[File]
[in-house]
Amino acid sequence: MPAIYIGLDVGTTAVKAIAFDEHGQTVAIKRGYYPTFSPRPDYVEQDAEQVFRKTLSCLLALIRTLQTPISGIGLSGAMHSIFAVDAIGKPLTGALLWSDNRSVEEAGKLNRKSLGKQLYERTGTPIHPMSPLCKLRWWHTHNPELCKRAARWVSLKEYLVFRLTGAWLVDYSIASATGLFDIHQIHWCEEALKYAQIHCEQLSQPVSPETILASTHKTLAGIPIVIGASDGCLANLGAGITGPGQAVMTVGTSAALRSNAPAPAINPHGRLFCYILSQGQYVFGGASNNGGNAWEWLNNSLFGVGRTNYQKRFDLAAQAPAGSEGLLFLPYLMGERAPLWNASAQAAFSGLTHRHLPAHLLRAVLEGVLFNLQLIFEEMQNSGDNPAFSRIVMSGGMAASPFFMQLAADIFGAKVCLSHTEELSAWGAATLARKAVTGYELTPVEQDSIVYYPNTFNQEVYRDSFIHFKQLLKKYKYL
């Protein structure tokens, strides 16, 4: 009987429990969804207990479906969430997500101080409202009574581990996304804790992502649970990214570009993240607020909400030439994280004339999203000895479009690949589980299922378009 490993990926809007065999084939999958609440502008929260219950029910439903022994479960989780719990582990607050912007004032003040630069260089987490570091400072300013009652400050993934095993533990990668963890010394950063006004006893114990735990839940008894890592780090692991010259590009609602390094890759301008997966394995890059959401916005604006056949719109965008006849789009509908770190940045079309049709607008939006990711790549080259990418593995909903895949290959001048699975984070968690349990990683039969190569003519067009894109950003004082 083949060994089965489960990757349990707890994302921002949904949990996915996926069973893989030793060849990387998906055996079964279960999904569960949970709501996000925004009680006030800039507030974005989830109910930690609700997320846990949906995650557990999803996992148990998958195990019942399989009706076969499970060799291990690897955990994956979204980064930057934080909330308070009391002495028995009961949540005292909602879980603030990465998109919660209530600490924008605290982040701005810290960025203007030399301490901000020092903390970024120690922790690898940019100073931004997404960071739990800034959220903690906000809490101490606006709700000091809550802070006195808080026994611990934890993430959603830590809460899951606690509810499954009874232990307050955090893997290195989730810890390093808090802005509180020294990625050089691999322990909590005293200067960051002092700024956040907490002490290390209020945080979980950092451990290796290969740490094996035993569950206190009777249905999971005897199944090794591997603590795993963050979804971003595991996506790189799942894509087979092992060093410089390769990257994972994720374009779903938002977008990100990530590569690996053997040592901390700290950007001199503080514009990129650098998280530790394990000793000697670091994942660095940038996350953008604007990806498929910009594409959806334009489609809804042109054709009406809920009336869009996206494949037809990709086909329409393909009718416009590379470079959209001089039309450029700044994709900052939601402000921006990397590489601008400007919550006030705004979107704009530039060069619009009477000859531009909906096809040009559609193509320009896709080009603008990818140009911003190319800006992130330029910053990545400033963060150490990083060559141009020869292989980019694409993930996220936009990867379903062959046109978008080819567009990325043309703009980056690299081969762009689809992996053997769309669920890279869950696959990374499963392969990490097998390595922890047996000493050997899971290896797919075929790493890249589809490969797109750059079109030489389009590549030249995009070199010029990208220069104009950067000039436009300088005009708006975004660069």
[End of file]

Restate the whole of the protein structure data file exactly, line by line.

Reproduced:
[in-house]
Amino acid sequence: MPAIYIGLDVGTTAVKAIAFDEHGQTVAIKRGYYPTFSPRPDYVEQDAEQVFRKTLSCLLALIRTLQTPISGIGLSGAMHSIFAVDAIGKPLTGALLWSDNRSVEEAGKLNRKSLGKQLYERTGTPIHPMSPLCKLRWWHTHNPELCKRAARWVSLKEYLVFRLTGAWLVDYSIASATGLFDIHQIHWCEEALKYAQIHCEQLSQPVSPETILASTHKTLAGIPIVIGASDGCLANLGAGITGPGQAVMTVGTSAALRSNAPAPAINPHGRLFCYILSQGQYVFGGASNNGGNAWEWLNNSLFGVGRTNYQKRFDLAAQAPAGSEGLLFLPYLMGERAPLWNASAQAAFSGLTHRHLPAHLLRAVLEGVLFNLQLIFEEMQNSGDNPAFSRIVMSGGMAASPFFMQLAADIFGAKVCLSHTEELSAWGAATLARKAVTGYELTPVEQDSIVYYPNTFNQEVYRDSFIHFKQLLKKYKYL
């Protein structure tokens, strides 16, 4: 009987429990969804207990479906969430997500101080409202009574581990996304804790992502649970990214570009993240607020909400030439994280004339999203000895479009690949589980299922378009 490993990926809007065999084939999958609440502008929260219950029910439903022994479960989780719990582990607050912007004032003040630069260089987490570091400072300013009652400050993934095993533990990668963890010394950063006004006893114990735990839940008894890592780090692991010259590009609602390094890759301008997966394995890059959401916005604006056949719109965008006849789009509908770190940045079309049709607008939006990711790549080259990418593995909903895949290959001048699975984070968690349990990683039969190569003519067009894109950003004082 083949060994089965489960990757349990707890994302921002949904949990996915996926069973893989030793060849990387998906055996079964279960999904569960949970709501996000925004009680006030800039507030974005989830109910930690609700997320846990949906995650557990999803996992148990998958195990019942399989009706076969499970060799291990690897955990994956979204980064930057934080909330308070009391002495028995009961949540005292909602879980603030990465998109919660209530600490924008605290982040701005810290960025203007030399301490901000020092903390970024120690922790690898940019100073931004997404960071739990800034959220903690906000809490101490606006709700000091809550802070006195808080026994611990934890993430959603830590809460899951606690509810499954009874232990307050955090893997290195989730810890390093808090802005509180020294990625050089691999322990909590005293200067960051002092700024956040907490002490290390209020945080979980950092451990290796290969740490094996035993569950206190009777249905999971005897199944090794591997603590795993963050979804971003595991996506790189799942894509087979092992060093410089390769990257994972994720374009779903938002977008990100990530590569690996053997040592901390700290950007001199503080514009990129650098998280530790394990000793000697670091994942660095940038996350953008604007990806498929910009594409959806334009489609809804042109054709009406809920009336869009996206494949037809990709086909329409393909009718416009590379470079959209001089039309450029700044994709900052939601402000921006990397590489601008400007919550006030705004979107704009530039060069619009009477000859531009909906096809040009559609193509320009896709080009603008990818140009911003190319800006992130330029910053990545400033963060150490990083060559141009020869292989980019694409993930996220936009990867379903062959046109978008080819567009990325043309703009980056690299081969762009689809992996053997769309669920890279869950696959990374499963392969990490097998390595922890047996000493050997899971290896797919075929790493890249589809490969797109750059079109030489389009590549030249995009070199010029990208220069104009950067000039436009300088005009708006975004660069």